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FilmArray® Clinical Diagnostic Pipeline
Category: Fast Diagnostic Tests | Rapid Diagnostics | 10/08/2012 - 05:17:44
Idaho Technology, announces new clinical diagnostic test candidates under development for their FilmArray analysis platform. Idaho Technology and their partners have appeared at the American Society for Microbiology 2012 general meeting in San Francisco to deliver preliminary evaluations of their GI gastrointestinal panels and development-stage blood culture panels (BCID).
The new products are Idaho Technology's most sophisticated clinical diagnostics test candidates which, subject to successful clinical trials, will expand FilmArray's test menu, which already features Idaho Technology's FDA-approved CE marked In Vitro Diagnostic system, the FilmArray RP respiratory panel.
Bacterial Culture Identification
Idaho Technology's CEO, Kirk Ririe, advised: "We are pleased to report these encouraging findings, which demonstrate the broad applicability of our FilmArray rapid diagnostic platform. We recently initiated clinical trials for our BCID panel and expect to launch the clinical evaluation for our GI panel in the first quarter of next year. Pending regulatory clearance, we expect the BCID panel to be available commercially in the U.S. and Europe in the first half of 2013 and the GI panel to follow early in 2014."
Idaho Technology's BCID panel can identify the full range sepsis-causing organisms and also detect a number of genes for antibiotic resistance. The panel can effectively detect around ninety percent of all pathogens taken from positive aerobic blood cultures. Early results using residual positive blood cultures at three external locations using a test version of the panel demonstrated good agreement with the leading method in biochemical and bacterial culture identification.
The BCID panel enables fast identification of a wide range of pathogens in blood cultures. It could lead to better management of sepsis in medical applications. The latest model under development enables parallel testing for a total of eleven gram-negative and eight gram-positive bacteria, along with four genes for antibiotic resistance, and five yeast pathogens. Following positive outcomes from beta testing, clinical trials have been instigated to confirm the performance of the product and to gain both CE IVD marking and FDA approval for the panel.
Gastrointestinal Pathogen Detection
Idaho's GI pathogen detection system is designed to quickly recognise gastrointestinal pathogens by analysis of minimally prepared stool samples. The latest model of the panel under development can simultaneously recognise 25 diarrheagenic pathogens including viruses, bacteria and protozoa. In one early study the filmArray GI re-tested de-identified stool samples from standard-of-care testing.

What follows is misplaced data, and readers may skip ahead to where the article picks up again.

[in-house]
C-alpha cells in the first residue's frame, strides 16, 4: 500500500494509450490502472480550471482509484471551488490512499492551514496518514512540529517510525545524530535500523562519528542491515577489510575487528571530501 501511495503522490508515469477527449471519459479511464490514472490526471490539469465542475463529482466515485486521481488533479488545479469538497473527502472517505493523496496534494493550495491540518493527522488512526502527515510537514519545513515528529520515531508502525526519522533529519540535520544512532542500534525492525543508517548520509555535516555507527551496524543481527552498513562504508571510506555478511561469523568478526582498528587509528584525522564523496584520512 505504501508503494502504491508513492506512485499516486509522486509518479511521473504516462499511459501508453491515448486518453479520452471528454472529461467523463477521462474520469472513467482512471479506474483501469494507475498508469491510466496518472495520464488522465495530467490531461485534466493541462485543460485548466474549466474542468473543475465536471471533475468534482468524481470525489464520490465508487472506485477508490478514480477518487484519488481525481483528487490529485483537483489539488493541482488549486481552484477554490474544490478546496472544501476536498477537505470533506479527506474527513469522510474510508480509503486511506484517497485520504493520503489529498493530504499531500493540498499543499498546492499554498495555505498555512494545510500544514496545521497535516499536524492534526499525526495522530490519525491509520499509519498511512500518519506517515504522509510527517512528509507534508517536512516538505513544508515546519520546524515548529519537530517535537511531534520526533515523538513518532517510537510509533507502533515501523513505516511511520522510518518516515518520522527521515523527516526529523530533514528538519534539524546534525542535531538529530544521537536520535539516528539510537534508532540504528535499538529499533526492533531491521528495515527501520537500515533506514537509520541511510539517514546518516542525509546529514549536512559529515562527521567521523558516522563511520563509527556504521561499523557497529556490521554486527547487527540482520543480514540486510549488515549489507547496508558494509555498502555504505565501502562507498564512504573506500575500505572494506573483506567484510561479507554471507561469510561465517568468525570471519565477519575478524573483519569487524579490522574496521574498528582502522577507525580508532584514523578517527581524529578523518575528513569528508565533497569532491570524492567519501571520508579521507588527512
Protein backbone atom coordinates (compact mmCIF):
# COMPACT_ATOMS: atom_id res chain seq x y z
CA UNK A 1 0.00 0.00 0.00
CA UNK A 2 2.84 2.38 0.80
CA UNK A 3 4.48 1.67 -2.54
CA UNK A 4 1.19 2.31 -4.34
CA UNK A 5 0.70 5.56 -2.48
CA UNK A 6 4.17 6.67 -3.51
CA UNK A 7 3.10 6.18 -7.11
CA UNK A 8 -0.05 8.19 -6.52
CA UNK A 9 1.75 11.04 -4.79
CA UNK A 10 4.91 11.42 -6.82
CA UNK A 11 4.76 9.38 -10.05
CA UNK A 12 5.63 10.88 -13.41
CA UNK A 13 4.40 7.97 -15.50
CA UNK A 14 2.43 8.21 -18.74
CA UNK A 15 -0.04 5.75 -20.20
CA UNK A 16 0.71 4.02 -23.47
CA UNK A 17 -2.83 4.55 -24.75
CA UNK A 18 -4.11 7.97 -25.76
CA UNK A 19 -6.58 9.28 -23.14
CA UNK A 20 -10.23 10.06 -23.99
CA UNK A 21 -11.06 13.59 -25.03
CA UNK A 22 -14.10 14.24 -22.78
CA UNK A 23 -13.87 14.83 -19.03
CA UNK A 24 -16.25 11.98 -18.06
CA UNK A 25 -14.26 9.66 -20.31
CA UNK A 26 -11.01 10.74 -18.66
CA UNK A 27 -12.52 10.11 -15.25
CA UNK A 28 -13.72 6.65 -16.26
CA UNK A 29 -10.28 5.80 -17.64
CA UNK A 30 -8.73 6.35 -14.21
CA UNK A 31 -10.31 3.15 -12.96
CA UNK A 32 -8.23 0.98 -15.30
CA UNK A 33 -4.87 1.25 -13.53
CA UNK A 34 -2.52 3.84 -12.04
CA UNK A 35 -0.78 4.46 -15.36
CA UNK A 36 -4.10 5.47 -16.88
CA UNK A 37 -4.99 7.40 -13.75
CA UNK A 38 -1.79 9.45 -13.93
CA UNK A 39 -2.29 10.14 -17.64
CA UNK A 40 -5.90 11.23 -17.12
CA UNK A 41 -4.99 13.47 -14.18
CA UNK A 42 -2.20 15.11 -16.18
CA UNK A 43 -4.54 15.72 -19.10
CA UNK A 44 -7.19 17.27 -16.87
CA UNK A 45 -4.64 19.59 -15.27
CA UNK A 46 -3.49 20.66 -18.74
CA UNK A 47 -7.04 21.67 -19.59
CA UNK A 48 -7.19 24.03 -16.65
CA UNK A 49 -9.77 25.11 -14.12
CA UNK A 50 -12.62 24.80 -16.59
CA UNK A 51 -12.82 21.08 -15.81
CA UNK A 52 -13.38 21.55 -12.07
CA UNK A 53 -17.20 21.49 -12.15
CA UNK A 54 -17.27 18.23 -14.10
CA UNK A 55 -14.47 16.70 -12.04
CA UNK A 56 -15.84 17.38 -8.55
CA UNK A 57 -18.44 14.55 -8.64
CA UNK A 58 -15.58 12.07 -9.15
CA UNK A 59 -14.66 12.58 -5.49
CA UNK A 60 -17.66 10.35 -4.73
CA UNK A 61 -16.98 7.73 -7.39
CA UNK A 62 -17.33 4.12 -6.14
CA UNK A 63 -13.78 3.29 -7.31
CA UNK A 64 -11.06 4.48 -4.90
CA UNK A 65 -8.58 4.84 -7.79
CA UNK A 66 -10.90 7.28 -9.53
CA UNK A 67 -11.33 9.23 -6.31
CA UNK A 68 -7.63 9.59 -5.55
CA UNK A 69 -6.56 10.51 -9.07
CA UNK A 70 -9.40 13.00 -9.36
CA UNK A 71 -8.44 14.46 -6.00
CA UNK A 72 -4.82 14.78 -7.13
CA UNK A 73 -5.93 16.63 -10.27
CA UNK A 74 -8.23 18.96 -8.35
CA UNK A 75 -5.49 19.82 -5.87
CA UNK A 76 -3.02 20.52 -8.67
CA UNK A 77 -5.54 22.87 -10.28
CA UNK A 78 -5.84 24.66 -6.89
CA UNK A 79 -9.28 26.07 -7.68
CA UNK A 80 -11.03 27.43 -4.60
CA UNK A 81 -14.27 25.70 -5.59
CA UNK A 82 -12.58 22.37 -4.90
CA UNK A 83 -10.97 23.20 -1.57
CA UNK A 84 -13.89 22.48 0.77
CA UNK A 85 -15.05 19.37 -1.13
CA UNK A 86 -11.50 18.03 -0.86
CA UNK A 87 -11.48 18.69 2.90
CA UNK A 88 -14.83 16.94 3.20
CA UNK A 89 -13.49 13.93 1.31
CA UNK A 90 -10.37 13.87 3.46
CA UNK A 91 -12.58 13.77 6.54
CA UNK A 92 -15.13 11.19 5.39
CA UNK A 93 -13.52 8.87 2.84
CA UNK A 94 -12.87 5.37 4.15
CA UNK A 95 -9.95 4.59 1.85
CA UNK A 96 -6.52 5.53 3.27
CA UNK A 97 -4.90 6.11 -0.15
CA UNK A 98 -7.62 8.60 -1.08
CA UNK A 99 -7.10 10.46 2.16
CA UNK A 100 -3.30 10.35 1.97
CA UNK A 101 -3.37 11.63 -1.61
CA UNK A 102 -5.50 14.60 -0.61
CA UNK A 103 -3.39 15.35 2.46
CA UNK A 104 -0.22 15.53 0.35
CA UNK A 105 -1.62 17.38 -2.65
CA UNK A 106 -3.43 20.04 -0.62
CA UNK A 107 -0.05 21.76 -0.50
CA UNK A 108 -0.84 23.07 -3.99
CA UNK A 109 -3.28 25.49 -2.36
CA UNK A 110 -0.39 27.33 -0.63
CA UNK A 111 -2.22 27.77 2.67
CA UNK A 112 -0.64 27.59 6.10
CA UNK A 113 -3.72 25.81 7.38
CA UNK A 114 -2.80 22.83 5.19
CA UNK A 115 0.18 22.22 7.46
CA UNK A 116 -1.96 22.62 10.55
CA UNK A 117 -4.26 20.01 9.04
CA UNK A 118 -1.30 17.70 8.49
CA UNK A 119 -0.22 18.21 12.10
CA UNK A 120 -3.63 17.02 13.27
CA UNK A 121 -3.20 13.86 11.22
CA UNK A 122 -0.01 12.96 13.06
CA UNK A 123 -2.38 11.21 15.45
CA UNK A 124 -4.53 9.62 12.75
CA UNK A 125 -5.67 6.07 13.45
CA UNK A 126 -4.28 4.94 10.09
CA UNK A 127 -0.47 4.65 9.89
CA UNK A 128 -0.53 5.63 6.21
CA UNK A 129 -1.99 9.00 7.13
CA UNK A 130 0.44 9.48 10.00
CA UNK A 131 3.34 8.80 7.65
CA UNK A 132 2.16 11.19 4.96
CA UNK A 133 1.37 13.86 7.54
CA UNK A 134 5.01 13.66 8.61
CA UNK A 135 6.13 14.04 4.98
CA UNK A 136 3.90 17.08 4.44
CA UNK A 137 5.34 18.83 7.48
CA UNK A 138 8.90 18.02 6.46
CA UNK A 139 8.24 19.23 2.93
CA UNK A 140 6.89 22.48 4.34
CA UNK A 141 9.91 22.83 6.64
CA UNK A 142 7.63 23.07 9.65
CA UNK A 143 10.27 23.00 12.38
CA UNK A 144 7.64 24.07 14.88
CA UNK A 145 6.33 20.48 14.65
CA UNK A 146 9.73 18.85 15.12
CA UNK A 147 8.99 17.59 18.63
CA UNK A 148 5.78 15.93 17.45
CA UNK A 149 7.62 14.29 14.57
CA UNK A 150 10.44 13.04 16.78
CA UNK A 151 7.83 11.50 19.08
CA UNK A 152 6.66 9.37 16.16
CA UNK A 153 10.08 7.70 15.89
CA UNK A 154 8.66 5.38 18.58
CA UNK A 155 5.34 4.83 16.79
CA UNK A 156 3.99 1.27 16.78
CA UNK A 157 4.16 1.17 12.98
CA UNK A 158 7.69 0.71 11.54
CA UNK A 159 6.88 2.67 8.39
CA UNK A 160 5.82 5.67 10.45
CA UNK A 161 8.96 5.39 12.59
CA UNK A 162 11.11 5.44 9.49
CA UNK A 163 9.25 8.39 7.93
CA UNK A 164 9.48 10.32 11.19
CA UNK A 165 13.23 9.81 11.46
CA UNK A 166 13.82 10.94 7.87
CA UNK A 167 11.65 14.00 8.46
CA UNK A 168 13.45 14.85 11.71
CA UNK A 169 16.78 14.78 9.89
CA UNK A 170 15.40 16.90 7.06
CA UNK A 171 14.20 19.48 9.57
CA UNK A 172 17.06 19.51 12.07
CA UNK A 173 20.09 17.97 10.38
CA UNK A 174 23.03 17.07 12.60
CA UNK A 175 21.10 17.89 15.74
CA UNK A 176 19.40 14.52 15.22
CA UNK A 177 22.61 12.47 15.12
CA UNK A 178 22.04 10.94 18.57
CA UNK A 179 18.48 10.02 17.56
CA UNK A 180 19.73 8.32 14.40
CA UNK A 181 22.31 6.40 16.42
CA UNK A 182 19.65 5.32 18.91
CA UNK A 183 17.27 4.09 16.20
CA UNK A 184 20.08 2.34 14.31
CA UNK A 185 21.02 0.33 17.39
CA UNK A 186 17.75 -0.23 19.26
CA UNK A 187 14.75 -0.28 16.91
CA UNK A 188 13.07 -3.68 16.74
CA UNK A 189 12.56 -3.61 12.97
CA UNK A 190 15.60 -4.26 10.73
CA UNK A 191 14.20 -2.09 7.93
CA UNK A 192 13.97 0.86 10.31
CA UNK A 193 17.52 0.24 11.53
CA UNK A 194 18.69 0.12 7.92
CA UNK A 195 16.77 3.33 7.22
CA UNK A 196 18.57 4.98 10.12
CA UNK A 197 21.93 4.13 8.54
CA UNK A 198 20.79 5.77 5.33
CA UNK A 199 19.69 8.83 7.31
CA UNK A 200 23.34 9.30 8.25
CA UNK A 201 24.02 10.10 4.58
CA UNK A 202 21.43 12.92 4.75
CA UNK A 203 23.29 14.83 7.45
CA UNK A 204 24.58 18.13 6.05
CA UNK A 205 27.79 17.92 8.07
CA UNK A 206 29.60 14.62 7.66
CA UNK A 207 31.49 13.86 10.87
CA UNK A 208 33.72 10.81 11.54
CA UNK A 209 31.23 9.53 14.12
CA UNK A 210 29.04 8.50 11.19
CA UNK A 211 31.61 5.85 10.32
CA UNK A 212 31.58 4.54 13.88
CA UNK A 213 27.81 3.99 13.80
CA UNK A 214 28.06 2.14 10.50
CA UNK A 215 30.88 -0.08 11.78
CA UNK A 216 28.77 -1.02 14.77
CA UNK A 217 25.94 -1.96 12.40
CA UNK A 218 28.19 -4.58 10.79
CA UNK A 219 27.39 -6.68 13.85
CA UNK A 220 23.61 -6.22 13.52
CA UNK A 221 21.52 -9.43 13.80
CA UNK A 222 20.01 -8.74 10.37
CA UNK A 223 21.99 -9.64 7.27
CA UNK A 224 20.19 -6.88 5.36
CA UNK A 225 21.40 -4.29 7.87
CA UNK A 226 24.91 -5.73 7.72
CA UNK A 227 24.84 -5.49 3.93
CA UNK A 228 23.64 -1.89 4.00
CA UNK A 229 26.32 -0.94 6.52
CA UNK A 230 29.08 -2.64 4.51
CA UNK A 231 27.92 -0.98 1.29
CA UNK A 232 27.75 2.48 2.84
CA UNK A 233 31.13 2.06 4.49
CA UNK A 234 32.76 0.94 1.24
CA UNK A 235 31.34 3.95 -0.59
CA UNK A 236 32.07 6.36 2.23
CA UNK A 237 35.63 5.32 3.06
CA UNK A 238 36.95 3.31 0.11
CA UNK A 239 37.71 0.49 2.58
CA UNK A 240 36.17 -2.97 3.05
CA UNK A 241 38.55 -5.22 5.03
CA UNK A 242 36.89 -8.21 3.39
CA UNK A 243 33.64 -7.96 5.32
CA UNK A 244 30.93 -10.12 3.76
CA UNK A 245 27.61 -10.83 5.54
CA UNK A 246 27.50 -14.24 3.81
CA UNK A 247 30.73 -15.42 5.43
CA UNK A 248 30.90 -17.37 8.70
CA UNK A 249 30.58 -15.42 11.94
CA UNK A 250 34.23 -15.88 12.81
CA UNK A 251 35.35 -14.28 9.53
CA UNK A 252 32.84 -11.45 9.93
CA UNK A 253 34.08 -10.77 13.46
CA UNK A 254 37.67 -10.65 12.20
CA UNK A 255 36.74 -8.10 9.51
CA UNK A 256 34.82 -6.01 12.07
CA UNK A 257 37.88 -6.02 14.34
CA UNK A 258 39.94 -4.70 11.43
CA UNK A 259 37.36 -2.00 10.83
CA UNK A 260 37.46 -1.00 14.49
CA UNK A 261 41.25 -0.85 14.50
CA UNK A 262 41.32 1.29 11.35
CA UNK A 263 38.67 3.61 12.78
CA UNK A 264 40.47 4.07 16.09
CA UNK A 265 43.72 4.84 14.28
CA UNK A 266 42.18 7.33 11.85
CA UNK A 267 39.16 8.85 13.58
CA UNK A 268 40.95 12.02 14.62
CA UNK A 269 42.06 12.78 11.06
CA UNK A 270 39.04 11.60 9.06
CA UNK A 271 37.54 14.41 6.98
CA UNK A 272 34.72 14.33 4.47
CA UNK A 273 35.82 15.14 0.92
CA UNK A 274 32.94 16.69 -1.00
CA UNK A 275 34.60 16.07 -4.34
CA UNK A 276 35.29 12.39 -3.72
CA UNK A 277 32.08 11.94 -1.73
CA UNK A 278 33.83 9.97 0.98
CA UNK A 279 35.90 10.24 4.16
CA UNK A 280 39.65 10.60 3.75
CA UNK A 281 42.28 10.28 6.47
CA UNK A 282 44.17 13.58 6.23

In the initial tests, the FilmArray GI panel agreed well with the results of traditional clinical testing methods for gastrointestinal pathogen detection. Also, due to its ability to screen for multiple pathogens simultaneously, the panel can detect a number of pathogens from one sample, and can identify a significantly greater number of pathogens than can be detected by performing individual tests using the same samples. These findings underline the potential benefits of the FilmArray GI for multiplex pathogen detection. The system has shown that it can effectively recognise pathogens where pathogen-specific testing is either unavailable, or has not been requested.
Another early study examined the detection of Clostridium difficile infections with the FilmArray GI. This pathogen is the primary cause of diarrhea which has been increasing in prevalance and mortality. Again, the study showed a high level of agreement between the FilmArray GI and a FDA-approved molecular assay. In common with the earlier evaluation, the FilmArray GI panel was able to not only detect Clostridium difficile, but also recognise additional diarrheal pathogens, both in samples testing positive for C. difficile, and those testing negative. Multiplex testing devices like the FilmArray GI could therefore prove valuable for rapid and reiable diagnosis of diarrheal pathogens.
As yet, the FilmArray BCID and GI panels are not CE IVD marked or FDA approved, are not commercially available and cannot be used for in vitro dianostic procedures.
However, Mr Ririe explained "In addition to our clinical diagnostic pipeline, we continue to gain significant traction in the market with placements of our FilmArray RP only one year since its commercial launch. As a profitable clinical diagnostics company, we are committed to providing rapid, actionable results and unmatched user- friendliness to meet the needs of clinical laboratories and health care providers worldwide."